Seven summers ago, Chuck Fletcher was at the center of one of the most frenzied free-agency periods that the NHL had ever seen, a time so wild that he can no longer offer the kinds of contracts he and other general managers were handing out back then.
As the GM of the Minnesota Wild, Fletcher got the green light from the franchise’s owner, Craig Leipold, to sign two stars, forward Zach Parise and defenseman Ryan Suter, to the same deal: 13 years and $98 million for each of them. The numbers were staggering, but the strategy had become familiar. The exorbitant length of such a contract allowed a franchise to lower the annual salary-cap hit -- the Flyers had tried something similar with Mike Richards in 2007, signing him for 12 years -- and assured Parise, Suter, and players like them that they would continue to be paid handsomely well after their years of peak performance.
Months later, a new collective bargaining agreement banned such deals, capping a contract’s length at seven or eight years. So, by signing center Kevin Hayes, 27, to a seven-year, $50-million deal on June 19, Fletcher pushed the Flyers as far as they could possibly go -- and as far as Hayes demanded they go.
“That’s really the going term for a lot of these 27-year-olds, and sometimes 28- and 29-year-olds might get five- or six-year deals,” Fletcher said in a recent phone interview. “The good thing with Kevin is that he’ll be 33 at the end of his contract. The Parise and Suter deals, the players will be much older at the end of those deals. We felt (Hayes’ deal) was a market-based term and something the player was pretty adamant in getting to. That’s what he indicated his first priority was going to be going into free agency.”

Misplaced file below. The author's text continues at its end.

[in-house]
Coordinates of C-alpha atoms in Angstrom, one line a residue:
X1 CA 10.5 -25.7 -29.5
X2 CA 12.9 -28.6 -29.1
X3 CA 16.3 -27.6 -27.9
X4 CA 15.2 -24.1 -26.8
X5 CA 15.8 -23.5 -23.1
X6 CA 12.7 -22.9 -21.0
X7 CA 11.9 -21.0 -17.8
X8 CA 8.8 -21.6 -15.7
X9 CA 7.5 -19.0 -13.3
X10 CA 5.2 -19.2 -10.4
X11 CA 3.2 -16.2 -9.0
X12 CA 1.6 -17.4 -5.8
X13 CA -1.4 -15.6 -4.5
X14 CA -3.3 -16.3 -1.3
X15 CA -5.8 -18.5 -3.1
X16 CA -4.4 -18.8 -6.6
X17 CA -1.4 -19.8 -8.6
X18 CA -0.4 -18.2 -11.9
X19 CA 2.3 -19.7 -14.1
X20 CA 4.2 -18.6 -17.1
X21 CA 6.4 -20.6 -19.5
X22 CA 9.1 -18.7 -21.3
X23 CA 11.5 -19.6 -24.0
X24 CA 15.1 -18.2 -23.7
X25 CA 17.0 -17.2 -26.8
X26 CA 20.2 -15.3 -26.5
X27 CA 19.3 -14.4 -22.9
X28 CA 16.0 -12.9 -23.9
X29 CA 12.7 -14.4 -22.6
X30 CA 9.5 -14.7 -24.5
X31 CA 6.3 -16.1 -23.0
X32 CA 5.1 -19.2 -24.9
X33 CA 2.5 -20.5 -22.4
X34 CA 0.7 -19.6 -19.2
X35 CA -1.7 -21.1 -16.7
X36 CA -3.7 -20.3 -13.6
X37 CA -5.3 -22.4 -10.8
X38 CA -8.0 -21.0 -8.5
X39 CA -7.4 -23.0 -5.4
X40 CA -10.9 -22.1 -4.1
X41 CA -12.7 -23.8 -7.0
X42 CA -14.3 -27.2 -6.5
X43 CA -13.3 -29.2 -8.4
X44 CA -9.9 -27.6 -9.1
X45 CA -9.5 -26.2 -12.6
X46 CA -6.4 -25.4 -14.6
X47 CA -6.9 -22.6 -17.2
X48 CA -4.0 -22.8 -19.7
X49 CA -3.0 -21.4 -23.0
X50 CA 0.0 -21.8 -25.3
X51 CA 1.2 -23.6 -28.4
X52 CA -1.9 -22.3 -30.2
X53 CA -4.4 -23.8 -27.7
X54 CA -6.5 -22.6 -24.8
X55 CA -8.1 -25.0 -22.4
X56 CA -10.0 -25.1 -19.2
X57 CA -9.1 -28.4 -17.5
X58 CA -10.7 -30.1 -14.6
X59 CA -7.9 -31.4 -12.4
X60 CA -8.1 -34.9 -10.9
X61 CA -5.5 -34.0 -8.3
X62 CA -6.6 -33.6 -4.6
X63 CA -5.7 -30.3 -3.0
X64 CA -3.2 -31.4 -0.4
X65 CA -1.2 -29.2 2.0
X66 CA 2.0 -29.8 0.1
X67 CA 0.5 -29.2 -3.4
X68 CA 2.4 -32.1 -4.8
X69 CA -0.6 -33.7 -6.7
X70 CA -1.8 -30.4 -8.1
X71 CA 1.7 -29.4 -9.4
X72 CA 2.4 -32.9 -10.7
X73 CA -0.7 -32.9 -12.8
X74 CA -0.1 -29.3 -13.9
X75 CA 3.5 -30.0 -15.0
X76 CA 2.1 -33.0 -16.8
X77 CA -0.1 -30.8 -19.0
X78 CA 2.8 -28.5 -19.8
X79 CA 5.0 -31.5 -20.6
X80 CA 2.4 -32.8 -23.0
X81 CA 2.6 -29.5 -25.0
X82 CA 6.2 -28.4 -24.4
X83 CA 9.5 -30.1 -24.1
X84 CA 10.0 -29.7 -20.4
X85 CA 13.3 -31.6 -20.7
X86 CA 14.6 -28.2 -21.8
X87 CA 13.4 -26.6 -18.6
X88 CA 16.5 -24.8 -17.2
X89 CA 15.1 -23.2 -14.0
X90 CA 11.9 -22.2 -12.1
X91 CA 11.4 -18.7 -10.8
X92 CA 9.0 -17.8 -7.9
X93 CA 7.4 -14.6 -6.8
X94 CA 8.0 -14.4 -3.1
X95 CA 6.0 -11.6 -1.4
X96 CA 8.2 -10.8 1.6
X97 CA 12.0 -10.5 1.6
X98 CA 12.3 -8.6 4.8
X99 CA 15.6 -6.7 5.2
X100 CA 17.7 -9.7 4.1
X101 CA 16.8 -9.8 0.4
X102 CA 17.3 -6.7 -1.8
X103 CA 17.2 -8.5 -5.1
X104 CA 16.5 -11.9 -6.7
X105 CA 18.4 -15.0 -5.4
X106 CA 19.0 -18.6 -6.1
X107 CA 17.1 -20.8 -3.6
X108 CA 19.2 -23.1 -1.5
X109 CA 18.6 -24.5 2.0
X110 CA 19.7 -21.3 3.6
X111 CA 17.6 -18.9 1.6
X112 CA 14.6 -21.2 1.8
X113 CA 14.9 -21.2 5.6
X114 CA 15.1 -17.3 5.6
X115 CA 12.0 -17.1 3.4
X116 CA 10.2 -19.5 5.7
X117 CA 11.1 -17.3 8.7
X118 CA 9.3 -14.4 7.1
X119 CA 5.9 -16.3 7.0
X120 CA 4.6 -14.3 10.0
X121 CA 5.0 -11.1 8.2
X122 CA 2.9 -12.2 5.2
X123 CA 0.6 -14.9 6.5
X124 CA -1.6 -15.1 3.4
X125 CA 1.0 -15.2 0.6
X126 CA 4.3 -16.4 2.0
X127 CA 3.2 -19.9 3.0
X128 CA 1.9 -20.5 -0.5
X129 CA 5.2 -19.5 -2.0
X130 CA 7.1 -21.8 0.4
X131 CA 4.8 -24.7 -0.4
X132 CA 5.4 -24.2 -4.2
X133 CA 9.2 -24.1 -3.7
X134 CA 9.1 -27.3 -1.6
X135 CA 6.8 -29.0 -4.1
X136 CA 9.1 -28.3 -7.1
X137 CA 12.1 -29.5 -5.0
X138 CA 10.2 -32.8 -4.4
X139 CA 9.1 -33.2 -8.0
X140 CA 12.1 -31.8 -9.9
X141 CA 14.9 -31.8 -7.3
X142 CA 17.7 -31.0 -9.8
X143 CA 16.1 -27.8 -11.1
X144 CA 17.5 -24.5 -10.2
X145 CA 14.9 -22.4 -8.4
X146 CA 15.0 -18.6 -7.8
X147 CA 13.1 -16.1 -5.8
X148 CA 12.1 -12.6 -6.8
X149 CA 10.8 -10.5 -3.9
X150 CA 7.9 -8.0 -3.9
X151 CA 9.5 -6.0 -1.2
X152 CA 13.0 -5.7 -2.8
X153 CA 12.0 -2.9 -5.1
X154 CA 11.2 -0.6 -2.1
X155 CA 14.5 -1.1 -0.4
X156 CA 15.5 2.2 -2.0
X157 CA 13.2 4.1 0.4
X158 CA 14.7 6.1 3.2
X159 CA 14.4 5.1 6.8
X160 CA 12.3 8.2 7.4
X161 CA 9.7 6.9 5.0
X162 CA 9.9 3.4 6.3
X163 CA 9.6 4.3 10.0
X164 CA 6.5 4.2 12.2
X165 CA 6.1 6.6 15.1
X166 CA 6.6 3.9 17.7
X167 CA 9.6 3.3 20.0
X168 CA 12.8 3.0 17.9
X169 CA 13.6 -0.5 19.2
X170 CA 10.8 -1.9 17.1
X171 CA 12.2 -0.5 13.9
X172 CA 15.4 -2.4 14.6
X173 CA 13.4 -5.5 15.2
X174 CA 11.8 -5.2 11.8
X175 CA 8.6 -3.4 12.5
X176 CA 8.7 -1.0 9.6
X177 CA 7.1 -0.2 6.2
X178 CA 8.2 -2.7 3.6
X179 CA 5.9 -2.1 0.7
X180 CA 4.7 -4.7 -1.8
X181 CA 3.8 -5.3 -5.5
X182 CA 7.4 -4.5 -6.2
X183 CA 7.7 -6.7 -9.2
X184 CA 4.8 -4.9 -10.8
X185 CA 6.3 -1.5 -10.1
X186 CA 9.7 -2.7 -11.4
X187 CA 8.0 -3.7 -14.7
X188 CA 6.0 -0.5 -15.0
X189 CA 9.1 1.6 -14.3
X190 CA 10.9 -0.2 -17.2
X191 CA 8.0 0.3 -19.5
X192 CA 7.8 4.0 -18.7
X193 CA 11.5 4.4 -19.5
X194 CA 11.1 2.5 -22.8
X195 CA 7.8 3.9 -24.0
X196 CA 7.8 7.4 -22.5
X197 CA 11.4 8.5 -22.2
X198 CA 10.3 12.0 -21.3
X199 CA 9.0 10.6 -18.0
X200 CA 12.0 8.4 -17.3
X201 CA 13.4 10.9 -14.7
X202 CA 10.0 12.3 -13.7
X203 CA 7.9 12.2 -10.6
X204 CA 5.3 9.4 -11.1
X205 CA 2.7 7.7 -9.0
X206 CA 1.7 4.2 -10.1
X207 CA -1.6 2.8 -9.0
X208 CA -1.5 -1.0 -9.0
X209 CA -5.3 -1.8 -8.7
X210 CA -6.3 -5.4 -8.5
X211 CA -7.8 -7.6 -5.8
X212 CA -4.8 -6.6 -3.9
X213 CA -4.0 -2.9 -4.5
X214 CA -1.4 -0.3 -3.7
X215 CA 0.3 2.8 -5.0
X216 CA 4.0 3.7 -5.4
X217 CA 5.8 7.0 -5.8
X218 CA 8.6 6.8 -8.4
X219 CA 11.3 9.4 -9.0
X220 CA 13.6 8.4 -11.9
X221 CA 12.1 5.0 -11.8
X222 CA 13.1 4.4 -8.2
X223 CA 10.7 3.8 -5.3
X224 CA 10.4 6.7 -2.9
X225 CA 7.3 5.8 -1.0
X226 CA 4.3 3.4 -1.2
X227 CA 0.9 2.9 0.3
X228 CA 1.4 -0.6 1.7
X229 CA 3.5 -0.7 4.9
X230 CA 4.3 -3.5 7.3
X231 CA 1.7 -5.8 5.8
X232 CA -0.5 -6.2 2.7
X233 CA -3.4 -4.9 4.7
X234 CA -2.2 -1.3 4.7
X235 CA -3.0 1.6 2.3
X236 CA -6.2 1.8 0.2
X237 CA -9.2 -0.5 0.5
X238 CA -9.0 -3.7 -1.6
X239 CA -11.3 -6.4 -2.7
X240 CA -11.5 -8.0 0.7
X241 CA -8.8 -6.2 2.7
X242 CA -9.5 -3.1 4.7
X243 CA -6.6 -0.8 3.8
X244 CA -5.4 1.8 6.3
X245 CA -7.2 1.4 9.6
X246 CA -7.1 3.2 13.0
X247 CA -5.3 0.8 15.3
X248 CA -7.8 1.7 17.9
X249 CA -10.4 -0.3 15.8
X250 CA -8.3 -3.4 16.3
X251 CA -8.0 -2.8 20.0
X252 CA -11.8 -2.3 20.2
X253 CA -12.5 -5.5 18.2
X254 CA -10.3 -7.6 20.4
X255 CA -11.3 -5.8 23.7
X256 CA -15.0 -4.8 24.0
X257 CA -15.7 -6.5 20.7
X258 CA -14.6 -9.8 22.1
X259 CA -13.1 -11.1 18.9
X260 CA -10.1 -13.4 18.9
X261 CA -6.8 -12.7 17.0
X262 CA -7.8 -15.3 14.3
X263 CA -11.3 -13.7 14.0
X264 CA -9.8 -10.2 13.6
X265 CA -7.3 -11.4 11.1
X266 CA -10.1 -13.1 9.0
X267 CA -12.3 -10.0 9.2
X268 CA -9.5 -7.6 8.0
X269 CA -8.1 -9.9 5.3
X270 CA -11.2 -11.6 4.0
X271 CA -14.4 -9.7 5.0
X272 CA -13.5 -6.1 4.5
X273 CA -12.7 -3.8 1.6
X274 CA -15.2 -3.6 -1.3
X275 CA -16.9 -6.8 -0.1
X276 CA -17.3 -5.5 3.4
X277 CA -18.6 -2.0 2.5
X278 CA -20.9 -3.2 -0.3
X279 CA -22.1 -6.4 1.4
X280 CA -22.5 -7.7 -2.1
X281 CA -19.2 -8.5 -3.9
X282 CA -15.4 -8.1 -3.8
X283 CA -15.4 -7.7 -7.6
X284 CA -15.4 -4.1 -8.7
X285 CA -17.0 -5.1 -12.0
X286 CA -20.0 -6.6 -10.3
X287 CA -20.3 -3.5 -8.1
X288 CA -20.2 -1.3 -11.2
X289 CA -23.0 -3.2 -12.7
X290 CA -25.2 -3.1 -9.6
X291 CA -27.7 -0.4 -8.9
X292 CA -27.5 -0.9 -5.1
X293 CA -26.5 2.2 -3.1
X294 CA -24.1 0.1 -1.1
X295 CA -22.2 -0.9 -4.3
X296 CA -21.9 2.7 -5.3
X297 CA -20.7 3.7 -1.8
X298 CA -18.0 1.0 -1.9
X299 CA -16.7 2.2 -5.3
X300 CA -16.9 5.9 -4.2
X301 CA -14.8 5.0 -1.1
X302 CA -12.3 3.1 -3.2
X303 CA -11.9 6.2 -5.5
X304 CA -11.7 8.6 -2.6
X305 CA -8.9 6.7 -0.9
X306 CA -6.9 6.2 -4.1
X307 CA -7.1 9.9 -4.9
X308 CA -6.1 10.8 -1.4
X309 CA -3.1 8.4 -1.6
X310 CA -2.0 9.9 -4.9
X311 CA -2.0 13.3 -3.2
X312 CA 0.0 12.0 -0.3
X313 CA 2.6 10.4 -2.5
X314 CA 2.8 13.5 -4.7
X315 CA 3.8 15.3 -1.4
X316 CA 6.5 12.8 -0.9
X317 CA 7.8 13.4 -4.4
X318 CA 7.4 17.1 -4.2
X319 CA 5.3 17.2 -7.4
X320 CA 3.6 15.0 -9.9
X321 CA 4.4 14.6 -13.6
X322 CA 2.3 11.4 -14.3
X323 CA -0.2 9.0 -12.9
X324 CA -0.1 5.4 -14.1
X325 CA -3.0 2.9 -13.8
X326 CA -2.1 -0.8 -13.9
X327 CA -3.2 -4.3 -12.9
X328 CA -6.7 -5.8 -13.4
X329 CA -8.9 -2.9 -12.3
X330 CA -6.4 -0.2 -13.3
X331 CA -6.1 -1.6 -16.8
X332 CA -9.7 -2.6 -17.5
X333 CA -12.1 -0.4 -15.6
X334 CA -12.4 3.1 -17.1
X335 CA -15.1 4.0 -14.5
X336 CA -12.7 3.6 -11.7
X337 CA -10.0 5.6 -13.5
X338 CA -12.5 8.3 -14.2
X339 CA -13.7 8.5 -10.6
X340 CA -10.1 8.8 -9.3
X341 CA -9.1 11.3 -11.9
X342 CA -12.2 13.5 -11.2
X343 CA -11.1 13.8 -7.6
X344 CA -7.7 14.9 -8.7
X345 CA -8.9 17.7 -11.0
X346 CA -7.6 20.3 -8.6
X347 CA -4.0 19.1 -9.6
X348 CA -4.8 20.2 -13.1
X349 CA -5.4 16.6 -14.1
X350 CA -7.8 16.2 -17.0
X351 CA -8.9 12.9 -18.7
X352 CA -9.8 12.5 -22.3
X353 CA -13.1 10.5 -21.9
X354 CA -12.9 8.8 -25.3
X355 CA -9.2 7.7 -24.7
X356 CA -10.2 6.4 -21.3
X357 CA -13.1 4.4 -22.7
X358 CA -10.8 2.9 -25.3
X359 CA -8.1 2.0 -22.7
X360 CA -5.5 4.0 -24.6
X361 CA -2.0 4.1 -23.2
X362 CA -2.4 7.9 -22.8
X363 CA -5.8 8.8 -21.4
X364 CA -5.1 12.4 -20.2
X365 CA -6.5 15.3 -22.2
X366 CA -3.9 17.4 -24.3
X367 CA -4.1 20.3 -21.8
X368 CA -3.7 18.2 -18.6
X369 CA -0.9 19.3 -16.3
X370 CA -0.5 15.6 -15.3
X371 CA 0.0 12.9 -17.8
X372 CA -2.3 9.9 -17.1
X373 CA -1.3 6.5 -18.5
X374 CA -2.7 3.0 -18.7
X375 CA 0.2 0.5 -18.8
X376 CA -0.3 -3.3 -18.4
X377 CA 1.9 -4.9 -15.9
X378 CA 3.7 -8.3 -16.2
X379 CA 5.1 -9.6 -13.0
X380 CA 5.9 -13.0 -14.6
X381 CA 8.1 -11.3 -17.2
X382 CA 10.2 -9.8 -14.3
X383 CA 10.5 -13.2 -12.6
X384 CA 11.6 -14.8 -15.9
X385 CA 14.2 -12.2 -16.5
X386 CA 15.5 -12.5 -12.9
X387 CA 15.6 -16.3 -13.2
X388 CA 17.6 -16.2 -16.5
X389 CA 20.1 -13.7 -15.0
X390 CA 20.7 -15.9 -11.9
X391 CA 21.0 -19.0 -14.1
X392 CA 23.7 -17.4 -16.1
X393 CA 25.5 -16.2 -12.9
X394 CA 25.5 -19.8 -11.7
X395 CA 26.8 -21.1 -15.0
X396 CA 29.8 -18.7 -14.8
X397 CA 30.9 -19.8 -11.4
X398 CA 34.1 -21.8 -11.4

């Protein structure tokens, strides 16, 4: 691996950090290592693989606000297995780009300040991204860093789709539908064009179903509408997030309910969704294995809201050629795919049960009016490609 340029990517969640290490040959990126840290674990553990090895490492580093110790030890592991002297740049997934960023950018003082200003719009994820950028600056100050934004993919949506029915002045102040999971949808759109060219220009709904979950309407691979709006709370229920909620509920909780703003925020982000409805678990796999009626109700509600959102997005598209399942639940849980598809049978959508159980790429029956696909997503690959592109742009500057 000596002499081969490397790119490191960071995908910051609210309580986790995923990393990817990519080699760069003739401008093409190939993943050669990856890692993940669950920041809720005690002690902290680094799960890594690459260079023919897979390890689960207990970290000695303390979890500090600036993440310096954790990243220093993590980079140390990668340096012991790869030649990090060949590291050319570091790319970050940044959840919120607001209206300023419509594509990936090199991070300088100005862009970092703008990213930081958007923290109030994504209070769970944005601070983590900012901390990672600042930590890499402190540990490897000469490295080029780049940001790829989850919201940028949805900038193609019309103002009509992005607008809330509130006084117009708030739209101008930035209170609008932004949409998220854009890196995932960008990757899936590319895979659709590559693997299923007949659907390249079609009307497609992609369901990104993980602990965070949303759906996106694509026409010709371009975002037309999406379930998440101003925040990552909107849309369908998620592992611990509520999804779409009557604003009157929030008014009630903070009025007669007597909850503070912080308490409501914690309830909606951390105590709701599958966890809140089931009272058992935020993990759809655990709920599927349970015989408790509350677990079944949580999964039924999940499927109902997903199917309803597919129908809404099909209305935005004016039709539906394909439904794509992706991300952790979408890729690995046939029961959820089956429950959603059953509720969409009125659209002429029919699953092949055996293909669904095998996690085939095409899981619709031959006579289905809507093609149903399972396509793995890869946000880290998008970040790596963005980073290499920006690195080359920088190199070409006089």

Here’s the thing, though: Hayes had the Flyers over a barrel, and he and his agents knew it. Fletcher had traded a fifth-round pick to the Winnipeg Jets for the exclusive right to negotiate with him before Monday, when the league’s free-agency period began. No, losing a low-round pick wouldn’t have been much of a tangible price to pay one way or another. But if the Flyers had failed to reach an agreement with Hayes, the perception it would have fostered -- that they couldn’t reel in their biggest free-agent fish -- would have been devastating to a franchise desperate to improve immediately.
The result was a deal with an average annual cap hit of $7.14 million for a player who has scored more than 20 goals just once in his five NHL seasons, and it’s worth comparing Hayes’ contract to those that other free-agent forwards have signed this summer. William Karlsson, 26, who scored 43 goals two years ago, will cost the Vegas Golden Knights just $5.9 million in annual cap space over his eight-year deal. Brock Nelson is 27 years old, 6-foot-3, and 212 pounds. He has four seasons of at least 20 goals in his six-year career, and the Islanders retained him for six years at an average annual value (AAV) of $6 million. They also kept Jordan Eberle, 29, for five years at an AAV of $5.5 million. Eberle has never scored fewer than 18 goals in an 82-game season in any of his nine years in the league.
Now, the Flyers didn’t want Hayes merely for his offense, or relative lack thereof. He kills penalties, has a well-rounded game, and is 6-foot-5 and 216 pounds. They needed more size and ruggedness from their forwards and clearly were willing to pay for it, and in fairness to Fletcher, the entire process of pinpointing which players to sign to long-term, high-value contracts is more fraught with unpredictability than it was before the 2005 lockout, when a player couldn’t become a free agent until after he turned 31.
“You always had the upper hand in the negotiations, and you could control the salary and the term much more,” he said. “Now, you’re dealing with players who get to free agency at a younger age and still in the primes of their careers. They have more leverage, and you have to make tougher decisions.”